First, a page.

Unlike buying an off-the-rack suit from your favourite high street retailer, having a bespoke suit tailor made for you means that you’re spoilt for choice. Hemingway Tailors clients can choose the fabric their suit is made from, the colour, the cut and the style as well as any design cues and accoutrements they so desire. You can even choose the lining of your suit, selecting a lining material, colour and pattern that matches your chosen suit and acts as an extension of your personality. Not all suits are fully lined, however – you can also opt to buy an unlined suit or even a partially lined suit. So what’s the difference between these three options, and which is the most appropriate for your needs?
Lined suits are by far the most common variety – most off-the-rack suits you’ve worn, bought or rented in the past will have been fully lined. A number of different materials are used to line suits, including synthetic materials such as polyester and rayon as well as natural materials including cotton and silk. Lined suits generally hold their structure better than unlined suits, are more durable and significantly warmer.
- Durability. Linings help suits to last longer and avoid wear and tear.
- Structure. The lining of your suit will help the material to retain its structure for longer, ensuring that the suit remains looking good for the long-term.
- Warmth. Lined suits are far warmer in colder weather than unlined suits, meaning that you can wear your blazer without a coat or jacket in mild weather.
- Comfort. Lined suits feel better against the skin than unlined suits.
- Hygiene. The lining of your suit helps to keep the suit material itself clean and hygienic, preventing sweat and body odour from entering the fibres of the suit.
- Finish. The suit’s lining hides all of the stitches and threads used in the construction of the garment, giving the interior a more attractive finish.
- Hot. Lined suits can be incredibly hot and uncomfortable in warm weather, causing the wearer to remove them if possible.
- Heavy. All that extra material is comparatively heavy, making a lined suit a rather weighty garment.
Unlined suits are more unusual than lined suits, but are particularly popular in hot countries or for use as summer garments. Unlined suits require very precise tailoring to ensure that the hems and seams look neat and tidy on the inside of the garment.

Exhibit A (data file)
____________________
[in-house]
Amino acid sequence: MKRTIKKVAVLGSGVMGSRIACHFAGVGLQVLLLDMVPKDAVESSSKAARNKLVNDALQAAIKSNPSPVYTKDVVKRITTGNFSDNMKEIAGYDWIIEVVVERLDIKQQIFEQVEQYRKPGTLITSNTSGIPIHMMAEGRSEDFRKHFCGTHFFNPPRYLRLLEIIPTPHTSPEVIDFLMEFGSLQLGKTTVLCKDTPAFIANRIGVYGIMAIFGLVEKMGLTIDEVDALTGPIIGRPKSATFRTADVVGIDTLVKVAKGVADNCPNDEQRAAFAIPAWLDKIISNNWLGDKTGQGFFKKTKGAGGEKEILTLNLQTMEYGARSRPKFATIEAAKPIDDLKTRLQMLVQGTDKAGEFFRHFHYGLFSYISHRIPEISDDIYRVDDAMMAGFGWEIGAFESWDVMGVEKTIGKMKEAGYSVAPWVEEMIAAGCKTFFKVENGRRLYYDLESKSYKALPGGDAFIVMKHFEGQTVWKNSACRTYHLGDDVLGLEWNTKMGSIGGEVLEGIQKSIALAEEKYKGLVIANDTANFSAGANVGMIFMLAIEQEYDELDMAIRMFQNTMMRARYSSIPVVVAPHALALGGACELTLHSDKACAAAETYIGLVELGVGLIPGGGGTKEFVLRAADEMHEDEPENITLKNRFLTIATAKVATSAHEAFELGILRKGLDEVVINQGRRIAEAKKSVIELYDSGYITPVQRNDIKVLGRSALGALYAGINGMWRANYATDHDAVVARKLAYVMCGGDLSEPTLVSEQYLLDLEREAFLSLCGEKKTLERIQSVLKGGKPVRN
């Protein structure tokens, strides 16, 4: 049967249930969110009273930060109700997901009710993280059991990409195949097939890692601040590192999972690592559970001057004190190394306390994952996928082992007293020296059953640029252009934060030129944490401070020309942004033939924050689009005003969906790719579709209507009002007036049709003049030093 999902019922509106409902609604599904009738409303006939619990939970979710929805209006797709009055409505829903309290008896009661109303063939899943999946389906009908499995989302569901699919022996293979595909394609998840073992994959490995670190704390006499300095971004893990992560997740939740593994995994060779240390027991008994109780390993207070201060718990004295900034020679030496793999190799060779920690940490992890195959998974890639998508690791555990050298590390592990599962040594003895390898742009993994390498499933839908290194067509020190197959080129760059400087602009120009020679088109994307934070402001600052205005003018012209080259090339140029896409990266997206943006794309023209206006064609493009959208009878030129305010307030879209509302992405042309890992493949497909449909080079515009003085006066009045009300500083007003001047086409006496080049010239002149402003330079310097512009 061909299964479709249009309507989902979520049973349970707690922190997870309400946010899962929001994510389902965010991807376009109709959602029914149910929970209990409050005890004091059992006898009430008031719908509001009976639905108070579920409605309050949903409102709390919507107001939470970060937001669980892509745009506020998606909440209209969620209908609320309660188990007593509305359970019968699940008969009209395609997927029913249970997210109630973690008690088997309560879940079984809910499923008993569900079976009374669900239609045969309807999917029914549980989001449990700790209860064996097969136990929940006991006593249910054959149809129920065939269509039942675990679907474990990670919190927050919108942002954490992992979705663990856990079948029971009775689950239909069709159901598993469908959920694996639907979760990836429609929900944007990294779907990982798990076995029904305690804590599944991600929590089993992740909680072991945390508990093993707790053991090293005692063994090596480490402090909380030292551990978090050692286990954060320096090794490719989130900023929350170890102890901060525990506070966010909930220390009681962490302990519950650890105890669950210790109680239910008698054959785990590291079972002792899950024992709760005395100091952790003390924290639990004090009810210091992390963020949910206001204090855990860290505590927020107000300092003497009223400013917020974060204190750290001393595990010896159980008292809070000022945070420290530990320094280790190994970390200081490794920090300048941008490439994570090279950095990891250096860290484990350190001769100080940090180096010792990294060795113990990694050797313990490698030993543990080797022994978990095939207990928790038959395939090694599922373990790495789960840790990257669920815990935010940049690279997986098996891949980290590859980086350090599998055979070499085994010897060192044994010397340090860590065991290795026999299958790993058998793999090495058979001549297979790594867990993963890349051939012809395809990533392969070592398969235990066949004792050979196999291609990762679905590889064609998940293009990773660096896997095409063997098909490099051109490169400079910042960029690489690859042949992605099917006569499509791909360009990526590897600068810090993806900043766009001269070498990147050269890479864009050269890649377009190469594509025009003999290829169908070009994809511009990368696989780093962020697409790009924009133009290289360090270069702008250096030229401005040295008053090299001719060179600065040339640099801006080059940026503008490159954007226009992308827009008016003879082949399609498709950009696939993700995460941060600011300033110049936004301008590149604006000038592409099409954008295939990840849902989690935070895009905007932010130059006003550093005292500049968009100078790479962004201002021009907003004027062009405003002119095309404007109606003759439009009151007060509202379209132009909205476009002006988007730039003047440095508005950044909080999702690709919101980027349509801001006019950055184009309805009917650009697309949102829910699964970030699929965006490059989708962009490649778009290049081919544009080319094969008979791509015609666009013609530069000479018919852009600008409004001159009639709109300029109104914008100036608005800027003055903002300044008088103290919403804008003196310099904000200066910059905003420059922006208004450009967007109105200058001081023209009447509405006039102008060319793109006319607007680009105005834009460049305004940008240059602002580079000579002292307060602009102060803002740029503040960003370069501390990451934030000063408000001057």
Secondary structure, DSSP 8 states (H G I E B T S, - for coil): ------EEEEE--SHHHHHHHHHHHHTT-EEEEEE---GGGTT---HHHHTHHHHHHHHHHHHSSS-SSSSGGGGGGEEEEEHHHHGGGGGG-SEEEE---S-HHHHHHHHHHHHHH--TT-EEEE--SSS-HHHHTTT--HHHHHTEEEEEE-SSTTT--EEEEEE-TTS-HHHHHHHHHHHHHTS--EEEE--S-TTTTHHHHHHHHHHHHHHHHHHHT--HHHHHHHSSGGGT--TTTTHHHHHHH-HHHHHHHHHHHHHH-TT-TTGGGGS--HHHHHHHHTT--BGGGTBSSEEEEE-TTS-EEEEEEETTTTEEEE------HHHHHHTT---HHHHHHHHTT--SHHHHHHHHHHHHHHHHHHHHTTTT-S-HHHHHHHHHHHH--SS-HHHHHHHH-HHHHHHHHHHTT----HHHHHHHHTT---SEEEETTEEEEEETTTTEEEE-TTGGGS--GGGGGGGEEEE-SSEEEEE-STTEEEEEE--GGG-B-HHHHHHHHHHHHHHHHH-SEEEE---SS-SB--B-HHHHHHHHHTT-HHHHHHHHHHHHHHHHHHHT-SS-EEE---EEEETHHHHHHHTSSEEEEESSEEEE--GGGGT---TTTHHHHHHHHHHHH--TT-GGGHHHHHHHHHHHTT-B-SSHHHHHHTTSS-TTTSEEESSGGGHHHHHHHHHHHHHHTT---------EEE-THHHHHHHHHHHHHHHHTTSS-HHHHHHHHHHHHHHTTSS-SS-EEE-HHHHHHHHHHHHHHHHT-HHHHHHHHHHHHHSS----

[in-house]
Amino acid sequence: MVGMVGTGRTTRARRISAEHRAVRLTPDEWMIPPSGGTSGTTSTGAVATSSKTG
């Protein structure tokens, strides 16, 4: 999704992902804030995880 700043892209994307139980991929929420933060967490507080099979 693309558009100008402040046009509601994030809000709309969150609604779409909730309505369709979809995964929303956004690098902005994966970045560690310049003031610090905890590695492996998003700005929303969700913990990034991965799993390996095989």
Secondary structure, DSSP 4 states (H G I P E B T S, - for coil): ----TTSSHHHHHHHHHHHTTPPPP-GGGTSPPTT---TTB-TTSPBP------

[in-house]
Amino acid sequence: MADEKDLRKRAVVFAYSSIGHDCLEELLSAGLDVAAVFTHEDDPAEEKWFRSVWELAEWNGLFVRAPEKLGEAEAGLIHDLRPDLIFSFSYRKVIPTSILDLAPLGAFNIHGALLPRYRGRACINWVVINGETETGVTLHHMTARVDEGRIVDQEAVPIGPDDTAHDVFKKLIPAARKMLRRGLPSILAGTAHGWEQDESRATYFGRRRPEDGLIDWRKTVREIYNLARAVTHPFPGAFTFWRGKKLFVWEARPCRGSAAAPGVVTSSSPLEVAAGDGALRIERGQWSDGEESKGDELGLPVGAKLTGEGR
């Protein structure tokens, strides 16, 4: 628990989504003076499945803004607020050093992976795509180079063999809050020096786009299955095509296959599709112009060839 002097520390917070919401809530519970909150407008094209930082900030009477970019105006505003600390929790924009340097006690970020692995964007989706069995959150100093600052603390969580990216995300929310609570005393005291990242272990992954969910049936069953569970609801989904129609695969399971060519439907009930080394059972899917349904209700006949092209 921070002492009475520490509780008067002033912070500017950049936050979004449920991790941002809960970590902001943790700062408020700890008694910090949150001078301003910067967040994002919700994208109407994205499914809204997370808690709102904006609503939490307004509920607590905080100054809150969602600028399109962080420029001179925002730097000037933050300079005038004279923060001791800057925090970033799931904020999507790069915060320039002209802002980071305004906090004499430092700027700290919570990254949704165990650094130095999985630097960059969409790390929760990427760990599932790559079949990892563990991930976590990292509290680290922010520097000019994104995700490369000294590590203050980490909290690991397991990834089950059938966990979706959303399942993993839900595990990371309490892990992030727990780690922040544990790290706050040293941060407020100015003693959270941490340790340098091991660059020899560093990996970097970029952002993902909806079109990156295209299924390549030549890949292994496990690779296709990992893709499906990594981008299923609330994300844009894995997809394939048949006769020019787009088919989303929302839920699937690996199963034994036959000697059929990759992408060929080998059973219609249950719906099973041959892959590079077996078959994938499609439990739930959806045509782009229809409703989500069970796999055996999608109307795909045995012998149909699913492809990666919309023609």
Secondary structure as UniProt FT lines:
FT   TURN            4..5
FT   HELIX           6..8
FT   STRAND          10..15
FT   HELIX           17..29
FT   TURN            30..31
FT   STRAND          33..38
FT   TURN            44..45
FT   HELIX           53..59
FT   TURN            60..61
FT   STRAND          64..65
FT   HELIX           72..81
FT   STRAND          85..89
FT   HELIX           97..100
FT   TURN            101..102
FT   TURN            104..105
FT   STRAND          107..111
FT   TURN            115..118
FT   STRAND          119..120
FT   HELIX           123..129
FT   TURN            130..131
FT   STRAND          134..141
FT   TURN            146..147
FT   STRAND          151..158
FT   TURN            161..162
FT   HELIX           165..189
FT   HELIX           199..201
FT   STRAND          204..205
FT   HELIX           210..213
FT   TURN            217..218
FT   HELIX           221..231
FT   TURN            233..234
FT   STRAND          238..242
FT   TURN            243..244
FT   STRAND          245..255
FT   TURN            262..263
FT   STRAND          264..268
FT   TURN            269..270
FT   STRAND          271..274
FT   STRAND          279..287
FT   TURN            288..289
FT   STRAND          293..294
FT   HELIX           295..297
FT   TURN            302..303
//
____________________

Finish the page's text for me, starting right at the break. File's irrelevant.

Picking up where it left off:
- Cool. Unlined suits are much cooler than lined suits, making them ideal for summer wear and for use in hot countries.
- Lightweight. Without the lining, your suit will be far lighter and less cumbersome.
- Breathable. Building a suit without a lining makes it more breathable, allowing air to circulate on hot days.
- Complexity. Unlined suits are harder to construct than lined suits, as tailors have to ensure that the inside of each seam and hem looks as neat and tidy as the outside.
- Structure. Without the support of a lining, your suit will lose its shape and structure more quickly.
Partially lined suits are something of a halfway house between fully lined and unlined suits. Partially lined suits are usually lined in the arms and shoulders, and sometimes in the chest area, but the back is left unlined to improve breathability.
- More durable than unlined suits. Lining in these key areas will help your partially lined suit to last for longer than an unlined suit.
- Cooler than lined suits. Partially lined suits will prove far cooler and more breathable than unlined suits.
- The best of both worlds. If you live in a hot country or want a summer suit that’s both cool and durable enough to be used as a formal garment, a partially lined suit is the option for you.
- Less durable than lined suits. A partially lined suit won’t keep its shape and structure for as long as a fully lined suit.
- Stuffier than unlined suits. If you want a cool, breathable suit, a partially lined suit will be warmer and stuffier than an unlined alternative.
- Neither one thing nor the other. Partially lined suits don’t do any one thing spectacularly well – they’re something of a compromise.
These three suit options are each suitable for different circumstances – do you know which one you need yet?